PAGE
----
Is RPA Dead in 2024? Not Until Enterprises Transform Their Apps
RPA, one of the fastest growing enterprise solutions, itself will not become obsolete, at least in the next few years. RPA installations could need to be replaced if more custom solutions with better error rates become available. However, as RPA installations are replaced, there will be a need to automate other processes for which a domain specific solution may not exist.
Can RPA be replaced by domain/process specific solutions?
Asking if RPA will become obsolete is a bit like asking if Excel will become obsolete. Better, easier-to-use tools can do what Excel can do in almost every use case, however, none of them are as flexible and have as widespread availability as Excel.
This is due to an inherent advantage of flexible tools: They are there to serve end users’ needs before more sophisticated/customized tools are available. Therefore they always end up serving a function. To see this in the case of RPA, we need to look at how automation solutions are developed:
- Due to changes in the market or the company, a new process is required. Due to advancements in automation and cognitive computing, it becomes possible to automate processes that were not easy to automate before.
- While developers work to build a custom solution for the process, some companies do not wait for the custom solution and implement an RPA solution instead
- The custom solution becomes available and it will slowly gain market share.
Since this process is constantly ongoing, there will always be a need for RPA so companies can build quick automation solutions for new problems. However, as this process also demonstrates, you need to be mindful of the running cost of an RPA automation which includes:
- Cost of errors
- Effort for manual tasks that remain part of the process
- Effort for maintenance
- License fees for the bots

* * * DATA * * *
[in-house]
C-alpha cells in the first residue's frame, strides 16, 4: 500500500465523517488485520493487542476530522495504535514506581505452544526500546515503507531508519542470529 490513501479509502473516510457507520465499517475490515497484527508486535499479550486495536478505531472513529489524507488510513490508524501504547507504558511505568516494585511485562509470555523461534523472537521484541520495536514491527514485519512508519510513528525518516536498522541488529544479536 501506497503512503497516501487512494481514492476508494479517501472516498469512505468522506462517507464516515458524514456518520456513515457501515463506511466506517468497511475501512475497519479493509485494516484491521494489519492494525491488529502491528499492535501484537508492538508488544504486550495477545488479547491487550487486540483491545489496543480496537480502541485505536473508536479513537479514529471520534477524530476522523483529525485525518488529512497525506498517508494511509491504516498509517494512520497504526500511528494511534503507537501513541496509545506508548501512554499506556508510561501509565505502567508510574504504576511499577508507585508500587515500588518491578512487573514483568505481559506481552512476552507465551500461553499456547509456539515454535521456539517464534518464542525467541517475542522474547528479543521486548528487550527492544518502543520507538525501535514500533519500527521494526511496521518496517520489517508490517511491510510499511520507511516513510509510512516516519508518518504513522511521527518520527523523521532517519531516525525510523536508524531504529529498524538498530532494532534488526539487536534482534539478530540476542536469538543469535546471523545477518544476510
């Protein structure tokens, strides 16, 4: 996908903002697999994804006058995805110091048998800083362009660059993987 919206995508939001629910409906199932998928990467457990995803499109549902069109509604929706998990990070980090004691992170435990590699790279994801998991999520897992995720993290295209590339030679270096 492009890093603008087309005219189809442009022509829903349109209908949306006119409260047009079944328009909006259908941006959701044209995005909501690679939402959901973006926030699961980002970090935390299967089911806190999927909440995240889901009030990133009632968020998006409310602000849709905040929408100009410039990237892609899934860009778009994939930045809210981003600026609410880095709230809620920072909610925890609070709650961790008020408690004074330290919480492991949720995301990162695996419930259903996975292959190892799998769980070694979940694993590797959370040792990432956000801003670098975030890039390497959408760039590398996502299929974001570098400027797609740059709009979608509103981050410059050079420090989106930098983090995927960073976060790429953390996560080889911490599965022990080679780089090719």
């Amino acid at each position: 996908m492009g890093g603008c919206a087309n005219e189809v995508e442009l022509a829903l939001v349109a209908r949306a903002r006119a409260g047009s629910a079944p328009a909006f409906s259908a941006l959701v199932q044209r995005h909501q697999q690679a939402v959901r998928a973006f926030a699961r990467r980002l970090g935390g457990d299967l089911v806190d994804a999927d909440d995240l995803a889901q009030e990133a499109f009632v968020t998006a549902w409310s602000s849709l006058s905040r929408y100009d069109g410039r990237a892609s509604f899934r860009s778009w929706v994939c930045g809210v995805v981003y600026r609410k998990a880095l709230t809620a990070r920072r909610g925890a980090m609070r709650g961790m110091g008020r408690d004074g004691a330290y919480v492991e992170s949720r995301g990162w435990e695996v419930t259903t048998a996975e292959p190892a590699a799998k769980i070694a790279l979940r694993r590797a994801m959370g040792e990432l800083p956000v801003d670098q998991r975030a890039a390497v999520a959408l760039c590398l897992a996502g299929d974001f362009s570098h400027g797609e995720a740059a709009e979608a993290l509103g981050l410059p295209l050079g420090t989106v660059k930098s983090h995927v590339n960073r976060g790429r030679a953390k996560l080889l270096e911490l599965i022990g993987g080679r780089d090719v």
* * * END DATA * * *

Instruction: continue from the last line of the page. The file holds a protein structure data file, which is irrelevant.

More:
If a new, more customized, cheaper or smarter solution becomes available and if it can offer cost savings compared to the costs of running an RPA automation, then switching to an RPA alternative would make sense.
Can RPA be replaced by easier-to-use solutions?
Definitely. RPA is great for automations involving user interfaces (UI). However, as enterprises move to the cloud and as APIs become ubiquitous, there will be less need to use UI-based automation solutions. For example, for building quick cloud-based integrations IFTT or Zapier provide competent solutions.
As more enterprise work moves to the cloud, we could witness cloud based, no code tools replace the RPA tools of today. So we believe in a future for RPA as long as enterprise work does not move to API first platforms on the cloud.
For more on RPA
Though we believe that there will be a place for RPA in the future, that does not mean that RPA will not evolve. Feel free to read the:
And if you wanna invest in RPA, we have a data-driven list of RPA vendors prepared.
For more info on RPA:
If need help in selecting RPA vendors, we can help:
Cem has been the principal analyst at AIMultiple since 2017. AIMultiple informs hundreds of thousands of businesses (as per similarWeb) including 60% of Fortune 500 every month.
Cem's work has been cited by leading global publications including Business Insider, Forbes, Washington Post, global firms like Deloitte, HPE, NGOs like World Economic Forum and supranational organizations like European Commission. You can see more reputable companies and media that referenced AIMultiple.
Throughout his career, Cem served as a tech consultant, tech buyer and tech entrepreneur. He advised businesses on their enterprise software, automation, cloud, AI / ML and other technology related decisions at McKinsey & Company and Altman Solon for more than a decade. He also published a McKinsey report on digitalization.
He led technology strategy and procurement of a telco while reporting to the CEO. He has also led commercial growth of deep tech company Hypatos that reached a 7 digit annual recurring revenue and a 9 digit valuation from 0 within 2 years. Cem's work in Hypatos was covered by leading technology publications like TechCrunch and Business Insider.
Cem regularly speaks at international technology conferences. He graduated from Bogazici University as a computer engineer and holds an MBA from Columbia Business School.
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